Diana Rein – Long Road | Album Review

dianareincdDiana Rein – Long Road


Rude Mood Records

12 songs – 59 minutes

Diana Rein’s sophomore release, Long Road, is a slightly curious album. While holding itself out as a blues release, it actually sits more comfortably in the heavy rock category, albeit one with a blues influence. And then, somewhat confusingly, when you insert the album into a CD reader, it categorises its own genre as “Indie Rock.”

Rein acknowledges Stevie Ray Vaughan as her over-riding inspiration, to the extent of naming her son after him, naming her record label after one of his songs and referencing him in her lyrics, and yet the music itself is a long way away from the blues and blues-rock that SRV played. Perhaps the closest it comes to SRV is in the funky verse riff of “The Real Thing”, although the vocals, chorus and break again veer into rock territory.

Elsewhere, Rein’s primary influence appears to be the classic heavy rock of riff-based bands such as Deep Purple, Uriah Heep or even Black Sabbath – the riffs, vocal melodies and vocal performances from “Livin’ Loud”, “Green Light” or “Come Back Home” could have come from an early album by either band. Which isn’t to say that there isn’t a lot a variety on show – the gentle instrumental closer “Peace” has hints of Rainbow’s “Weiss Heim”, while the raucous driving rock of “Wild One” boasts a memorably effective riff. “Down Down Down” has echoes of Band of Sculls in its modern-day stomp, while the chorus effect on the guitars in “Don’t Walk Away” and Rein’s vocal melody give the song an enjoyably 80’s feel. Individual songs often demonstrate significant structural dynamics, such as the segue in “Done Me Dirty” from its opening classic heavy rock riff to the acoustic verse and chorus.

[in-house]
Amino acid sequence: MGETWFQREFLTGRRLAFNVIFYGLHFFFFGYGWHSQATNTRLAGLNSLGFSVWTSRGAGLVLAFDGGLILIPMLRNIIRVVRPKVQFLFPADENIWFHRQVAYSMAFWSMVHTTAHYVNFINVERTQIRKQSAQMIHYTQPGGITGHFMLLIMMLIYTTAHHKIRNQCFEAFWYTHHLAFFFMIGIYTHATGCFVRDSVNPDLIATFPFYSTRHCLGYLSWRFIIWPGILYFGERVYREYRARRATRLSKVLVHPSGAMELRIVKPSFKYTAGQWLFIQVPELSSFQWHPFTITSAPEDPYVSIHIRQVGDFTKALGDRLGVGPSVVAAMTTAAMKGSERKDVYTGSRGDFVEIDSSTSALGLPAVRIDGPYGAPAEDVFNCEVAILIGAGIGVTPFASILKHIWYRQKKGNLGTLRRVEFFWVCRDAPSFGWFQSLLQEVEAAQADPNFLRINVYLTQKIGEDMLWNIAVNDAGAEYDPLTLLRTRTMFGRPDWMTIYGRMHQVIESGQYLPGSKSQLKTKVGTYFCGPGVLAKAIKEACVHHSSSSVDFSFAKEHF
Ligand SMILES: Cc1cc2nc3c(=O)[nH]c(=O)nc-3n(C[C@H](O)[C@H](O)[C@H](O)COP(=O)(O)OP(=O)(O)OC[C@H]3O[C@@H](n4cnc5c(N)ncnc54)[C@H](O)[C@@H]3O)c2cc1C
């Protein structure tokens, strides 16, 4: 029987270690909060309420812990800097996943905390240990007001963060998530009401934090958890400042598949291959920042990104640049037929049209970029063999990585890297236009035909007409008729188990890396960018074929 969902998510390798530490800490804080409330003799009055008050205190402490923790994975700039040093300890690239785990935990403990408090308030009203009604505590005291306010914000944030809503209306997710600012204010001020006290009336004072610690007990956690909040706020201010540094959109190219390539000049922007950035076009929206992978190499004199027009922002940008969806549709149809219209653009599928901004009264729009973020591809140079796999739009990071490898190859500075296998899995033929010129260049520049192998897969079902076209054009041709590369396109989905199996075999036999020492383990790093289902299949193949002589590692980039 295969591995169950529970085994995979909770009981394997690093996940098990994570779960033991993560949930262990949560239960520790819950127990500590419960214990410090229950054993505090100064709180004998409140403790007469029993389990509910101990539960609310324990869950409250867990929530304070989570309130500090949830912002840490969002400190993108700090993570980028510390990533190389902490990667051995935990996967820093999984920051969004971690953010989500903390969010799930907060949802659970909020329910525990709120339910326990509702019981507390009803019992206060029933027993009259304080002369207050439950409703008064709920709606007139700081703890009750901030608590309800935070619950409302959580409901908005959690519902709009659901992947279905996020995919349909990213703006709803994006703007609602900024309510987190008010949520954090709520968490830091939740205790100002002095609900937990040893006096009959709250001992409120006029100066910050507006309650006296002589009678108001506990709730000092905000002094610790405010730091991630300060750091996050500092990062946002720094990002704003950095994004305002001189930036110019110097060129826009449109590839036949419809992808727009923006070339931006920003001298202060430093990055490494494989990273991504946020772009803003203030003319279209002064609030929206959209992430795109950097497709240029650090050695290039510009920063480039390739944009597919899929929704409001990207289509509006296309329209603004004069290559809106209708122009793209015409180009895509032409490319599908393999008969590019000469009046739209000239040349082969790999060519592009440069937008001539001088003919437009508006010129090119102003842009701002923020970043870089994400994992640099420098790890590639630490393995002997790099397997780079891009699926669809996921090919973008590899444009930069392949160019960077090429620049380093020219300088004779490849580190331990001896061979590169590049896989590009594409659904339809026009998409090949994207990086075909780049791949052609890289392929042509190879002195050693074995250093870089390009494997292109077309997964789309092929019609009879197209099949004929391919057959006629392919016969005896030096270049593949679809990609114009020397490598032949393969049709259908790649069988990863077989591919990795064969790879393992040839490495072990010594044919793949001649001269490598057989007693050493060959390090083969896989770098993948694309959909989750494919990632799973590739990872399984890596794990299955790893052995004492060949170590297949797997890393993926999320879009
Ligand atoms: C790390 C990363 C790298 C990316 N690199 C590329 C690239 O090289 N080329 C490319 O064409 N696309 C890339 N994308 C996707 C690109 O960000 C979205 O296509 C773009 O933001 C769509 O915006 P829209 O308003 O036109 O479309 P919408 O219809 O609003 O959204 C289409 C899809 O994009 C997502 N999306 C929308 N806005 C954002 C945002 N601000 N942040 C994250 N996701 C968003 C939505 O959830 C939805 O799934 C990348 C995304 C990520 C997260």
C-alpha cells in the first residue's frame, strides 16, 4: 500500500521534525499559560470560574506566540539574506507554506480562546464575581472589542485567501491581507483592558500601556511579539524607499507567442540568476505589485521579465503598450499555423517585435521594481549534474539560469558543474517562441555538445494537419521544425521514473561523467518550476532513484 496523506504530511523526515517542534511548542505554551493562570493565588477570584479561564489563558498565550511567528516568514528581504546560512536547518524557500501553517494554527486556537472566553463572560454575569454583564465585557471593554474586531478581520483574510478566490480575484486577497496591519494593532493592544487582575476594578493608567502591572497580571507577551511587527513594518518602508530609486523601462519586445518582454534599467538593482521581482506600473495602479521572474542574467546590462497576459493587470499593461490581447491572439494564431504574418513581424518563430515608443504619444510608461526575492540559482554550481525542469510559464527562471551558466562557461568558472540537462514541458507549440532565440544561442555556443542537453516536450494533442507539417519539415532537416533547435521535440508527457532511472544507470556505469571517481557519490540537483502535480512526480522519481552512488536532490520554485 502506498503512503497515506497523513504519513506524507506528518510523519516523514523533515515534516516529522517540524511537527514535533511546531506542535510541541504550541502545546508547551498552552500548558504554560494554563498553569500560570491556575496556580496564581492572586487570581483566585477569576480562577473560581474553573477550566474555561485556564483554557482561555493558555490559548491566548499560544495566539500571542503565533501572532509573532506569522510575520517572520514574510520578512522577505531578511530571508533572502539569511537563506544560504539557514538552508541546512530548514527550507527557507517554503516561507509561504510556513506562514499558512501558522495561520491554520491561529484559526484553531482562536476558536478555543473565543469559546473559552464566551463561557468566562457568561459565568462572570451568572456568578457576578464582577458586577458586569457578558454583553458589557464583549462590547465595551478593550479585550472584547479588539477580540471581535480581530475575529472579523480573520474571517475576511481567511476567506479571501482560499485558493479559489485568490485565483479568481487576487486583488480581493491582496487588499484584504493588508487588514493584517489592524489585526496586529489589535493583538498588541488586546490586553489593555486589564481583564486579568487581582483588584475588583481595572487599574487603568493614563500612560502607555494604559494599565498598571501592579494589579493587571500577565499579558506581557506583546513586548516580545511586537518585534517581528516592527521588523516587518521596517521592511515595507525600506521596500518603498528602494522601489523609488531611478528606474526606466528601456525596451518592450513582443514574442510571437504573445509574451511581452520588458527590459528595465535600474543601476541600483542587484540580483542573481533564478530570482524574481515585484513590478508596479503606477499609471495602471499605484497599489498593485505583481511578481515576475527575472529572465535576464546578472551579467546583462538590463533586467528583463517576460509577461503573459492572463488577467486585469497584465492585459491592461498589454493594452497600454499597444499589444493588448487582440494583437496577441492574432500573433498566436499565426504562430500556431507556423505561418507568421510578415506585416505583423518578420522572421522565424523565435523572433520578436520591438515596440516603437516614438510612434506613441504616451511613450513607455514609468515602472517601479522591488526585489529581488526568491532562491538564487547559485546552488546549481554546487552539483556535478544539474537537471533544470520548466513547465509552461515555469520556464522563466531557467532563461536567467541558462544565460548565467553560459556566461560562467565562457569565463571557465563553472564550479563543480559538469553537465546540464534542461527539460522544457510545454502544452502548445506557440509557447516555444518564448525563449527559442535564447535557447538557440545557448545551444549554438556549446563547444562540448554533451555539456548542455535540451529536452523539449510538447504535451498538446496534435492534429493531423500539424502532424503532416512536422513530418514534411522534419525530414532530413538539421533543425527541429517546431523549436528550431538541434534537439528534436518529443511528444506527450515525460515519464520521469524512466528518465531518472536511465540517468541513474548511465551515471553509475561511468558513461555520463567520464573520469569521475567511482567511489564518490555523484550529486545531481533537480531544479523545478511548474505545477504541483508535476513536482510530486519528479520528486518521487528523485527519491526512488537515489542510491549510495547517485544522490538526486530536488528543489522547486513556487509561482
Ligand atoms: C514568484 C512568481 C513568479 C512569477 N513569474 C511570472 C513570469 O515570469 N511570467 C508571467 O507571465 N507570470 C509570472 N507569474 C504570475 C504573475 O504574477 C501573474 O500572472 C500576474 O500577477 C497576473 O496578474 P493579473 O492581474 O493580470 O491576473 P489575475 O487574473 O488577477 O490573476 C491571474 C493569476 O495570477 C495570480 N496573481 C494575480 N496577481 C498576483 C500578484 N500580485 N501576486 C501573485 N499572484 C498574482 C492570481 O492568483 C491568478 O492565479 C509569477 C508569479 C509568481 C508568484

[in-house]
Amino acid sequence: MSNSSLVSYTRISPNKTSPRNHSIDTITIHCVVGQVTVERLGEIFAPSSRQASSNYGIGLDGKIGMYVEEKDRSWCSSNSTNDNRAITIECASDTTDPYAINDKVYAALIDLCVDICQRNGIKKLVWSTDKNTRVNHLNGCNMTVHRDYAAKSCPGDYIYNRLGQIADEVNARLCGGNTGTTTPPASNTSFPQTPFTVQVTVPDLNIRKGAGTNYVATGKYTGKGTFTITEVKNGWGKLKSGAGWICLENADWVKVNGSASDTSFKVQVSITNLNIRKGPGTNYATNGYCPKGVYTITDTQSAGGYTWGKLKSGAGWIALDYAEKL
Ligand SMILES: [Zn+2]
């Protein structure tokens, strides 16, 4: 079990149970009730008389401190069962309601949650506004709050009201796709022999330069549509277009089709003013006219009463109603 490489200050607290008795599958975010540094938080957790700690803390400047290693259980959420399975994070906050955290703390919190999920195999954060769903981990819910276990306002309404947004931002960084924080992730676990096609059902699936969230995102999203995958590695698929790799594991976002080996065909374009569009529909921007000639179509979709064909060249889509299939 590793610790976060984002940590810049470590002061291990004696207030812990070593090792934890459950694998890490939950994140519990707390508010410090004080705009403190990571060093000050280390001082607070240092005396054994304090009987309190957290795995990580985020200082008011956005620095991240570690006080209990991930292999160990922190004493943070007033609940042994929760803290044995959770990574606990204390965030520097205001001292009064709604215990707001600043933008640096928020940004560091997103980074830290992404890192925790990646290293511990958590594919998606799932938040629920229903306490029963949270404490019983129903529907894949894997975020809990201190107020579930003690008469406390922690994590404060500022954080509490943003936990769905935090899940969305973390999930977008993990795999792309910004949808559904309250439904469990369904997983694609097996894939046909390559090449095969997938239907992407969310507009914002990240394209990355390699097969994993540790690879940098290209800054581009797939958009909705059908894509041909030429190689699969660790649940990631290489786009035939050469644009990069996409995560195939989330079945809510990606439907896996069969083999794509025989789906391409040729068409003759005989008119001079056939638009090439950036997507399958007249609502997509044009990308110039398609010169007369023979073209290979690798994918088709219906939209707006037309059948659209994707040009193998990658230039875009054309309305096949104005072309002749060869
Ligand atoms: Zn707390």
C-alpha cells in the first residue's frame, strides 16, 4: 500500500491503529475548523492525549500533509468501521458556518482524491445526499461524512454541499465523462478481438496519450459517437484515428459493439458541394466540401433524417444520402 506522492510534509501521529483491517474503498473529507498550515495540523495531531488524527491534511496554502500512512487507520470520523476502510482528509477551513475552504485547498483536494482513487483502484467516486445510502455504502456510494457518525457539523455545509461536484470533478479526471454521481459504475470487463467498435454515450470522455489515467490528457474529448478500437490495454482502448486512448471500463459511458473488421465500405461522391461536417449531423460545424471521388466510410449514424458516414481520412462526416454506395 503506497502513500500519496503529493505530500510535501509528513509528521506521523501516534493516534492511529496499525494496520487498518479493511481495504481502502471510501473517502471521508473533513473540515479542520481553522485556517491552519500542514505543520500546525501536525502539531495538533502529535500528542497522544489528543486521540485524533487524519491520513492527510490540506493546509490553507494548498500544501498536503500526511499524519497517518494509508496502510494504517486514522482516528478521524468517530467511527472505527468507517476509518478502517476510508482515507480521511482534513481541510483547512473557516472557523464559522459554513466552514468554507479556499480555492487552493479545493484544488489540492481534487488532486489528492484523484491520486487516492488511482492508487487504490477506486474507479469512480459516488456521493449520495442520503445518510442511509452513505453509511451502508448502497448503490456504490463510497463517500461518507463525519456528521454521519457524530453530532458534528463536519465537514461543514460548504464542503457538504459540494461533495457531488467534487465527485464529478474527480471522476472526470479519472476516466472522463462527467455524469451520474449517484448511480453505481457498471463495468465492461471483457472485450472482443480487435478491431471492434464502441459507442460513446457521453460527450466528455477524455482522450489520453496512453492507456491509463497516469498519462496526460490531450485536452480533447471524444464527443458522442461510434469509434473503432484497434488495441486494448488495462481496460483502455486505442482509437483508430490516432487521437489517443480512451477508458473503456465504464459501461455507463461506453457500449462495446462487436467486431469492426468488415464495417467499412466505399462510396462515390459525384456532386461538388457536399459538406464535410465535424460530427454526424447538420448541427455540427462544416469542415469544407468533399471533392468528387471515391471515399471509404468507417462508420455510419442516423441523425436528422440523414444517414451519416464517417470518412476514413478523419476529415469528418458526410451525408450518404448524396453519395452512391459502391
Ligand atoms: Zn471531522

Rein is clearly a serious talent. She produced the album, wrote all 12 songs and, in addition to providing all the vocals, she also played all the lead, rhythm and bass guitars. Favouring a reverb-laden lead tone, Rein is capable of producing some mouth-watering classic Strat tones in her quieter moments. What is generally absent however is any deep feeling for the blues and one has to wonder how much this is related to Rein’s decision to use EZDrummer to provide the drum parts to the album.

A decision to use drumming software rather than a real drummer can be contentious. Drum programming is still a long way from being able to replicate the subtle dynamics made by a living person. This is particularly true for the grooves required in blues and rock where micro-variations in rhythm or volume can dramatically affect the overall sound of a recording. As a result, despite the superb mixing and mastering by Peter Duff, the songs on Hard Road can sound like they are missing an intangible human element. So, for example, on “Wicked” there is a sense of unresolved anticipation as Rein builds and develops her guitar solo but the rhythm section doesn’t quite follow.

There are many enjoyable moments on Long Road and more than enough signs that Rein has a lot to offer. It will be fascinating to see where she goes next.

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